Mohegan case that led to U.S. Supreme Court decision is settled on its merits
Waterford — It was a “standard” car accident that led to a landmark U.S. Supreme Court decision.
On Oct. 22, 2011, a Mohegan Sun limousine shuttling casino patrons between southeastern Connecticut and Fairfield County rear-ended a vehicle headed south on Interstate 95 in Norwalk, sending the vehicle onto a Jersey barrier and seriously injuring its occupants, Brian and Michelle Lewis, a Bethlehem, Pa., couple who sued the limo driver.
The parties settled last Thursday for $110,000.
Exactly two years before, the U.S. Supreme Court ruled the Lewises could pursue their claim against the limo driver, William Clarke of Norwich, who had contended he was protected by the Mohegan Tribe’s sovereign immunity from lawsuits. The 8-0 decision established for the first time that a tribal employee or tribal member can be sued as an individual over actions he takes within the scope of his employment when those actions occur outside a sovereign tribe’s reservation.
“This case was never about a big recovery for the Lewises,” James Harrington, the couple’s Waterford attorney, said Monday in an interview. “They were only looking for compensation for their medical bills.”
Once the high court ruled on the jurisdictional question, reversing the Connecticut Supreme Court and sending the matter back to New London Superior Court, “It was a standard motor vehicle accident,” Harrington said. “There was never any dispute that Mr. Clarke was at fault.”
Harrington said he doesn’t know who ultimately will pay the settlement.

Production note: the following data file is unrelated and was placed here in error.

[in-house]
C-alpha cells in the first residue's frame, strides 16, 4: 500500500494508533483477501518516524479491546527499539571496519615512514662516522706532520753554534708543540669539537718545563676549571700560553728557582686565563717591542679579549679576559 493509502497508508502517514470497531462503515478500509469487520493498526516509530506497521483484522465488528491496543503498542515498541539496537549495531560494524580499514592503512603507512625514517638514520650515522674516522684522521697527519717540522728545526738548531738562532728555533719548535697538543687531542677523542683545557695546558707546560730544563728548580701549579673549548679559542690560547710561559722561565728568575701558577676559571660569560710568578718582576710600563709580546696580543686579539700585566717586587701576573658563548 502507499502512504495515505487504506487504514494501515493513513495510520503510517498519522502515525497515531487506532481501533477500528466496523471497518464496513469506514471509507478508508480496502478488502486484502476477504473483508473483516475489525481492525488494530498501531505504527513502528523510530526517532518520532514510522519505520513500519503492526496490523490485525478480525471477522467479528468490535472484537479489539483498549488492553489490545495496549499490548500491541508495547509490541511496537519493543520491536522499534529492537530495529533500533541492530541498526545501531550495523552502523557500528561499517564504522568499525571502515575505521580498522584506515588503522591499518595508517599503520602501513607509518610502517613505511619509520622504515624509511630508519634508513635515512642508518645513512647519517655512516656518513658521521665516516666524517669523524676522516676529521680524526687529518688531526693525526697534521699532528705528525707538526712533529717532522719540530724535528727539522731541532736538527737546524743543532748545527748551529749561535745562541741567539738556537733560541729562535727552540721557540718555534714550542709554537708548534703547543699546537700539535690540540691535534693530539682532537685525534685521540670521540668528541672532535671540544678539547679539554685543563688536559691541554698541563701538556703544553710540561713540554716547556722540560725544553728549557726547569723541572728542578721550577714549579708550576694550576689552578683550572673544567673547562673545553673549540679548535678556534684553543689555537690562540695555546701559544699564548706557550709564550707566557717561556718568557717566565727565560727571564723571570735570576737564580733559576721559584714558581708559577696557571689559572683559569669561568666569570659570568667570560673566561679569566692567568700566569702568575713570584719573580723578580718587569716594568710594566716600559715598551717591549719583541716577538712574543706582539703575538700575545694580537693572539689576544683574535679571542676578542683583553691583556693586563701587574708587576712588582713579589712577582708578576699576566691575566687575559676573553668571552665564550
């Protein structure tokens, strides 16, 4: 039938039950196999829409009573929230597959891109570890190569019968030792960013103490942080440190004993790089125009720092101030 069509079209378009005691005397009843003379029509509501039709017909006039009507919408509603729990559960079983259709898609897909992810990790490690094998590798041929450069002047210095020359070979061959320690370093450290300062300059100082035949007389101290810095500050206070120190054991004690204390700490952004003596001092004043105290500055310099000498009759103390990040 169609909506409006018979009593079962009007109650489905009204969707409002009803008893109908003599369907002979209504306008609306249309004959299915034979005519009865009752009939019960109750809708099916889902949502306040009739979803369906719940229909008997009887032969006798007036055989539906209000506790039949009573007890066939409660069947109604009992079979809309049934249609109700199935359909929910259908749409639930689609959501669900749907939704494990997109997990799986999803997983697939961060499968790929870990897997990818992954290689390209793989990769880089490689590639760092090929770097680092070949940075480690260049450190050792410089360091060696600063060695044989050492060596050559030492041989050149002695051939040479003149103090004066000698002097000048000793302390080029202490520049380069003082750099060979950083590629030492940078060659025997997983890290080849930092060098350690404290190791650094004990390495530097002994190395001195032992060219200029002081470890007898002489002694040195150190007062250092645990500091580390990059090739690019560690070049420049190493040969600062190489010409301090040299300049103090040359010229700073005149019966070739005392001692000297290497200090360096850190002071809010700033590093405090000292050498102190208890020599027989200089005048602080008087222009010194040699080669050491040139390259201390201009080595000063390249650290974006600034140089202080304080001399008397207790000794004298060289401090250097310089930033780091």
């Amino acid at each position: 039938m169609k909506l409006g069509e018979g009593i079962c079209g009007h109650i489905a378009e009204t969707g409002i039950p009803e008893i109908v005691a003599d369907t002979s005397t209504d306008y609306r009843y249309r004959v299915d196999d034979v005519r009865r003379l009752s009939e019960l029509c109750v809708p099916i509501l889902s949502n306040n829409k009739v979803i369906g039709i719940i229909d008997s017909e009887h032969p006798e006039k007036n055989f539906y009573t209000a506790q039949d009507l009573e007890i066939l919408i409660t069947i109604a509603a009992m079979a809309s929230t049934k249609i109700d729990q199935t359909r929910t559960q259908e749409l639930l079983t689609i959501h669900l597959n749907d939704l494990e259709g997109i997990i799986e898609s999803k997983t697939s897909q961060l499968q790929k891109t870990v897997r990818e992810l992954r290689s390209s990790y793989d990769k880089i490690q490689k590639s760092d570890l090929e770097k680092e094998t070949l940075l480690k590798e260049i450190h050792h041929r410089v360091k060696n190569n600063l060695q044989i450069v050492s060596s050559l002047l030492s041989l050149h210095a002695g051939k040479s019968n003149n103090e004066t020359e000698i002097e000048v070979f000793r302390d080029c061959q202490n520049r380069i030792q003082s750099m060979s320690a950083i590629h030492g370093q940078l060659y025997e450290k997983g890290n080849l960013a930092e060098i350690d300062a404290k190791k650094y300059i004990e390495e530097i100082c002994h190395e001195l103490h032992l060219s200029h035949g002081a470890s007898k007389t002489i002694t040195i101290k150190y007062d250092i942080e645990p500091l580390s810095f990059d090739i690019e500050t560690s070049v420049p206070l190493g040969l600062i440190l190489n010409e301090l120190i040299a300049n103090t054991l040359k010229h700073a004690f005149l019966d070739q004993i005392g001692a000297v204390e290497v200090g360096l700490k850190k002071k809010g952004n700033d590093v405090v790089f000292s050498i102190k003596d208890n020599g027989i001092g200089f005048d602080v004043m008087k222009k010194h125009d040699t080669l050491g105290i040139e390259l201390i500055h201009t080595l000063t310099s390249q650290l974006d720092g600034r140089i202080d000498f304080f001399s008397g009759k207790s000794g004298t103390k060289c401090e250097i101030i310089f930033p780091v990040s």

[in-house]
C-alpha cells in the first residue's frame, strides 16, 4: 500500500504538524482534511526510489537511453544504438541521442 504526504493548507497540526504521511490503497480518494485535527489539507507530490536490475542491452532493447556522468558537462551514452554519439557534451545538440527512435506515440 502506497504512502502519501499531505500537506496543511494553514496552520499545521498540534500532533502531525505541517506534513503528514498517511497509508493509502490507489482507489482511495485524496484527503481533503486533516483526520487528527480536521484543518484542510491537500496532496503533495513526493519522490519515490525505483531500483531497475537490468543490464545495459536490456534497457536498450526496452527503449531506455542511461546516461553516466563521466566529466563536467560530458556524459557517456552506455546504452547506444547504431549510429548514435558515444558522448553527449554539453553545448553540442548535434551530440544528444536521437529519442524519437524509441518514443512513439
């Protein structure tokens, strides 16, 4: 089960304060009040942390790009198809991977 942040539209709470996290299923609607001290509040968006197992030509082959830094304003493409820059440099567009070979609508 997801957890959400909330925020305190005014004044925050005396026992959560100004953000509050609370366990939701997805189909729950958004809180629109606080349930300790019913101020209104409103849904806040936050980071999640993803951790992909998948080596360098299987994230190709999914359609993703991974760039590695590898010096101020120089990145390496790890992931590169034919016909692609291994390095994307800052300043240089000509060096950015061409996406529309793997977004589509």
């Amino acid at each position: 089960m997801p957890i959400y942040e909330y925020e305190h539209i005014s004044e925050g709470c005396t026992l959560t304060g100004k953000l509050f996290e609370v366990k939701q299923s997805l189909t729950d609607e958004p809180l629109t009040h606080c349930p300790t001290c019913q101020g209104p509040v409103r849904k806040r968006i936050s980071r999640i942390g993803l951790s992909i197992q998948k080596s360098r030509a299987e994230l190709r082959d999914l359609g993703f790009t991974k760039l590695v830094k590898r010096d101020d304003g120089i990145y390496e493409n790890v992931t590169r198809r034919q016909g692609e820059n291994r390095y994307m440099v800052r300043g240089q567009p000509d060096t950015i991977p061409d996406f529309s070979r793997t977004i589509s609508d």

“Technically, the agreement is with Mr. Clarke,” he said. “Whether the money comes from him, the tribe or an insurance policy, we don’t know. My guess is it’s not coming from Mr. Clarke.”
The tribe did not comment on the settlement.
In the two years since the U.S. Supreme Court decision, scores of federal court cases have referenced Lewis v. Clarke, according to Harrington. Locally, an attorney for an East Lyme property owner cited the precedent-setting nature of the case in filing a Superior Court suit against Mohegan historic preservation officials in a dispute over a proposed cell tower's potential impact on adjoining landscape.
Tribal employees and tribal members are now potentially subject to lawsuits involving racketeering, predatory lending, contract fraud and violations of the False Claims Act, and for the first time, Harrington said, they are subject to federal court subpoenas.
While the Mohegan Tribe may have wanted to expand sovereign immunity in Lewis v. Clarke, the case’s outcome has instead served to limit immunity for tribes across the country, Harrington said.
“We’ve swung the pendulum back to the middle,” he said. “For too long, it had gone the other way. We brought some fairness back.”